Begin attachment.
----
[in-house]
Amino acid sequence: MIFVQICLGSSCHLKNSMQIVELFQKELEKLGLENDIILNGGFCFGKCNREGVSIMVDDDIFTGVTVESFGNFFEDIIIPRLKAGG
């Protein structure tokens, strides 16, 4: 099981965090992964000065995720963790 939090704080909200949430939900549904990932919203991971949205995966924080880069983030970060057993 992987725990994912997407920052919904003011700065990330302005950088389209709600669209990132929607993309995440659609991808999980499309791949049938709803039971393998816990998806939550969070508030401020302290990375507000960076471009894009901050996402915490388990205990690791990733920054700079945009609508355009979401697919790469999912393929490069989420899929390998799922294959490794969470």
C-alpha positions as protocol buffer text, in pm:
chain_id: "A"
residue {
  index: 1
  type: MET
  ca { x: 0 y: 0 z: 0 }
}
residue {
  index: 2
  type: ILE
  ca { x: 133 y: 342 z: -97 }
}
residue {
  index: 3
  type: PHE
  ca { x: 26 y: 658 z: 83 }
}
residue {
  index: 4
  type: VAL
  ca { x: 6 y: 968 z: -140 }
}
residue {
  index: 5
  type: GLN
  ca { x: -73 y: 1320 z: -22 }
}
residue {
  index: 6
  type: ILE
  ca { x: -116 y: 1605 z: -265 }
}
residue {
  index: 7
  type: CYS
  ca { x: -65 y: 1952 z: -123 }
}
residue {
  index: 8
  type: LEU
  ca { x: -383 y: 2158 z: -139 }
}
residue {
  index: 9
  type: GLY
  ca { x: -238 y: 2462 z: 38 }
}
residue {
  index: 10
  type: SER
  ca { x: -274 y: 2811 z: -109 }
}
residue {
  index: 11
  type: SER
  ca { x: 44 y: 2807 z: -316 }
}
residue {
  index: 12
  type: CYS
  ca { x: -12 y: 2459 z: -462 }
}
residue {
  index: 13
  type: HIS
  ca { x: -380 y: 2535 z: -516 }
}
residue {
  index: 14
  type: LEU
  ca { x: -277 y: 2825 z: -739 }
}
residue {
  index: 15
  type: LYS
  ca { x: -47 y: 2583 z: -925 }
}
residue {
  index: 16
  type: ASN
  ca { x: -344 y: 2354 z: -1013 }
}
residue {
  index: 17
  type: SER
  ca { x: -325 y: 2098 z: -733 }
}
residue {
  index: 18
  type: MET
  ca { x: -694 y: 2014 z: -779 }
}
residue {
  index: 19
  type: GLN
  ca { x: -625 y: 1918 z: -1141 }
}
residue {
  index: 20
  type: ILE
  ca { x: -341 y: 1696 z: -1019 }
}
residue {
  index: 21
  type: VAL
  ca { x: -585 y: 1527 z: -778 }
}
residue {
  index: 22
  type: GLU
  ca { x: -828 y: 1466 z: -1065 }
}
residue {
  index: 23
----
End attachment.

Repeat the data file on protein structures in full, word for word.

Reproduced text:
[in-house]
Amino acid sequence: MIFVQICLGSSCHLKNSMQIVELFQKELEKLGLENDIILNGGFCFGKCNREGVSIMVDDDIFTGVTVESFGNFFEDIIIPRLKAGG
């Protein structure tokens, strides 16, 4: 099981965090992964000065995720963790 939090704080909200949430939900549904990932919203991971949205995966924080880069983030970060057993 992987725990994912997407920052919904003011700065990330302005950088389209709600669209990132929607993309995440659609991808999980499309791949049938709803039971393998816990998806939550969070508030401020302290990375507000960076471009894009901050996402915490388990205990690791990733920054700079945009609508355009979401697919790469999912393929490069989420899929390998799922294959490794969470």
C-alpha positions as protocol buffer text, in pm:
chain_id: "A"
residue {
  index: 1
  type: MET
  ca { x: 0 y: 0 z: 0 }
}
residue {
  index: 2
  type: ILE
  ca { x: 133 y: 342 z: -97 }
}
residue {
  index: 3
  type: PHE
  ca { x: 26 y: 658 z: 83 }
}
residue {
  index: 4
  type: VAL
  ca { x: 6 y: 968 z: -140 }
}
residue {
  index: 5
  type: GLN
  ca { x: -73 y: 1320 z: -22 }
}
residue {
  index: 6
  type: ILE
  ca { x: -116 y: 1605 z: -265 }
}
residue {
  index: 7
  type: CYS
  ca { x: -65 y: 1952 z: -123 }
}
residue {
  index: 8
  type: LEU
  ca { x: -383 y: 2158 z: -139 }
}
residue {
  index: 9
  type: GLY
  ca { x: -238 y: 2462 z: 38 }
}
residue {
  index: 10
  type: SER
  ca { x: -274 y: 2811 z: -109 }
}
residue {
  index: 11
  type: SER
  ca { x: 44 y: 2807 z: -316 }
}
residue {
  index: 12
  type: CYS
  ca { x: -12 y: 2459 z: -462 }
}
residue {
  index: 13
  type: HIS
  ca { x: -380 y: 2535 z: -516 }
}
residue {
  index: 14
  type: LEU
  ca { x: -277 y: 2825 z: -739 }
}
residue {
  index: 15
  type: LYS
  ca { x: -47 y: 2583 z: -925 }
}
residue {
  index: 16
  type: ASN
  ca { x: -344 y: 2354 z: -1013 }
}
residue {
  index: 17
  type: SER
  ca { x: -325 y: 2098 z: -733 }
}
residue {
  index: 18
  type: MET
  ca { x: -694 y: 2014 z: -779 }
}
residue {
  index: 19
  type: GLN
  ca { x: -625 y: 1918 z: -1141 }
}
residue {
  index: 20
  type: ILE
  ca { x: -341 y: 1696 z: -1019 }
}
residue {
  index: 21
  type: VAL
  ca { x: -585 y: 1527 z: -778 }
}
residue {
  index: 22
  type: GLU
  ca { x: -828 y: 1466 z: -1065 }
}
residue {
  index: 23